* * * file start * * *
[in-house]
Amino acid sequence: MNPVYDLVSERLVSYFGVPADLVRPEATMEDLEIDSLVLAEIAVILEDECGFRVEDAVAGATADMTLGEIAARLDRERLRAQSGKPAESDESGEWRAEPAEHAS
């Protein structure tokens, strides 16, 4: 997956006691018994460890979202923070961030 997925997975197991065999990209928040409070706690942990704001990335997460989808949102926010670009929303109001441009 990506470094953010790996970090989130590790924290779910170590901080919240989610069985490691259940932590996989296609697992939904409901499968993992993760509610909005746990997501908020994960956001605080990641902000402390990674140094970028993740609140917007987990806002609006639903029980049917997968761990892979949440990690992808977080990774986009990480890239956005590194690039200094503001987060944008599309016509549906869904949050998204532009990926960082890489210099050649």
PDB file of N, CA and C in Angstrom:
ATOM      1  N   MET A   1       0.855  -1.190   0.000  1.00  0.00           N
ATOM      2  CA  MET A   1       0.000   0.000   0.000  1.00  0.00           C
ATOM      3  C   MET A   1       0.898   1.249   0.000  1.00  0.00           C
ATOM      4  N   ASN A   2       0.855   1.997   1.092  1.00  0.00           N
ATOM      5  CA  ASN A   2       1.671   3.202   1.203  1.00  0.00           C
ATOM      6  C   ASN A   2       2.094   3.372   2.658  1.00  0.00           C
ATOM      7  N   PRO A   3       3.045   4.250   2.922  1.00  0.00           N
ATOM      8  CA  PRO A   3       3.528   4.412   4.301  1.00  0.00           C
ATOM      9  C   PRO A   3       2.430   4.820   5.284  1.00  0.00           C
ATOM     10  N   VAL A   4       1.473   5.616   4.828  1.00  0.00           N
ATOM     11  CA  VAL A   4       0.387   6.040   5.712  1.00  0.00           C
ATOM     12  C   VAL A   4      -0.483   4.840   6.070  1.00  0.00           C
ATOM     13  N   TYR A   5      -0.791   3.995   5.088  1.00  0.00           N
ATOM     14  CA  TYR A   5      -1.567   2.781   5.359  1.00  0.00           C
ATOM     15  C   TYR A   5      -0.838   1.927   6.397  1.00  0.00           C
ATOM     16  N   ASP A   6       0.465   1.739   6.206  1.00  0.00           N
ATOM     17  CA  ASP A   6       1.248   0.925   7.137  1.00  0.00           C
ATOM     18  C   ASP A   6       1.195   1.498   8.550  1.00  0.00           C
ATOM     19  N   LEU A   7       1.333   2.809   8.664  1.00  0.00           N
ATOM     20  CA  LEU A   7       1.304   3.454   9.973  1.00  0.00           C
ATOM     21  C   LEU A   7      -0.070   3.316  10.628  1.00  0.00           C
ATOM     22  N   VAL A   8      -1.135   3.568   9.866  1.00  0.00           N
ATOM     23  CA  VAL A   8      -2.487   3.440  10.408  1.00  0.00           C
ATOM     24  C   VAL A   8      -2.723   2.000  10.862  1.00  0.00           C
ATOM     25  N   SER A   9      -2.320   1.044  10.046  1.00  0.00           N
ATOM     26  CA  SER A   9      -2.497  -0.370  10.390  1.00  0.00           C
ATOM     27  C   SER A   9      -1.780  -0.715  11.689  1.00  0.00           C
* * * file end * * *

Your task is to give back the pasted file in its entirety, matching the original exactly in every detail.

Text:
[in-house]
Amino acid sequence: MNPVYDLVSERLVSYFGVPADLVRPEATMEDLEIDSLVLAEIAVILEDECGFRVEDAVAGATADMTLGEIAARLDRERLRAQSGKPAESDESGEWRAEPAEHAS
């Protein structure tokens, strides 16, 4: 997956006691018994460890979202923070961030 997925997975197991065999990209928040409070706690942990704001990335997460989808949102926010670009929303109001441009 990506470094953010790996970090989130590790924290779910170590901080919240989610069985490691259940932590996989296609697992939904409901499968993992993760509610909005746990997501908020994960956001605080990641902000402390990674140094970028993740609140917007987990806002609006639903029980049917997968761990892979949440990690992808977080990774986009990480890239956005590194690039200094503001987060944008599309016509549906869904949050998204532009990926960082890489210099050649």
PDB file of N, CA and C in Angstrom:
ATOM      1  N   MET A   1       0.855  -1.190   0.000  1.00  0.00           N
ATOM      2  CA  MET A   1       0.000   0.000   0.000  1.00  0.00           C
ATOM      3  C   MET A   1       0.898   1.249   0.000  1.00  0.00           C
ATOM      4  N   ASN A   2       0.855   1.997   1.092  1.00  0.00           N
ATOM      5  CA  ASN A   2       1.671   3.202   1.203  1.00  0.00           C
ATOM      6  C   ASN A   2       2.094   3.372   2.658  1.00  0.00           C
ATOM      7  N   PRO A   3       3.045   4.250   2.922  1.00  0.00           N
ATOM      8  CA  PRO A   3       3.528   4.412   4.301  1.00  0.00           C
ATOM      9  C   PRO A   3       2.430   4.820   5.284  1.00  0.00           C
ATOM     10  N   VAL A   4       1.473   5.616   4.828  1.00  0.00           N
ATOM     11  CA  VAL A   4       0.387   6.040   5.712  1.00  0.00           C
ATOM     12  C   VAL A   4      -0.483   4.840   6.070  1.00  0.00           C
ATOM     13  N   TYR A   5      -0.791   3.995   5.088  1.00  0.00           N
ATOM     14  CA  TYR A   5      -1.567   2.781   5.359  1.00  0.00           C
ATOM     15  C   TYR A   5      -0.838   1.927   6.397  1.00  0.00           C
ATOM     16  N   ASP A   6       0.465   1.739   6.206  1.00  0.00           N
ATOM     17  CA  ASP A   6       1.248   0.925   7.137  1.00  0.00           C
ATOM     18  C   ASP A   6       1.195   1.498   8.550  1.00  0.00           C
ATOM     19  N   LEU A   7       1.333   2.809   8.664  1.00  0.00           N
ATOM     20  CA  LEU A   7       1.304   3.454   9.973  1.00  0.00           C
ATOM     21  C   LEU A   7      -0.070   3.316  10.628  1.00  0.00           C
ATOM     22  N   VAL A   8      -1.135   3.568   9.866  1.00  0.00           N
ATOM     23  CA  VAL A   8      -2.487   3.440  10.408  1.00  0.00           C
ATOM     24  C   VAL A   8      -2.723   2.000  10.862  1.00  0.00           C
ATOM     25  N   SER A   9      -2.320   1.044  10.046  1.00  0.00           N
ATOM     26  CA  SER A   9      -2.497  -0.370  10.390  1.00  0.00           C
ATOM     27  C   SER A   9      -1.780  -0.715  11.689  1.00  0.00           C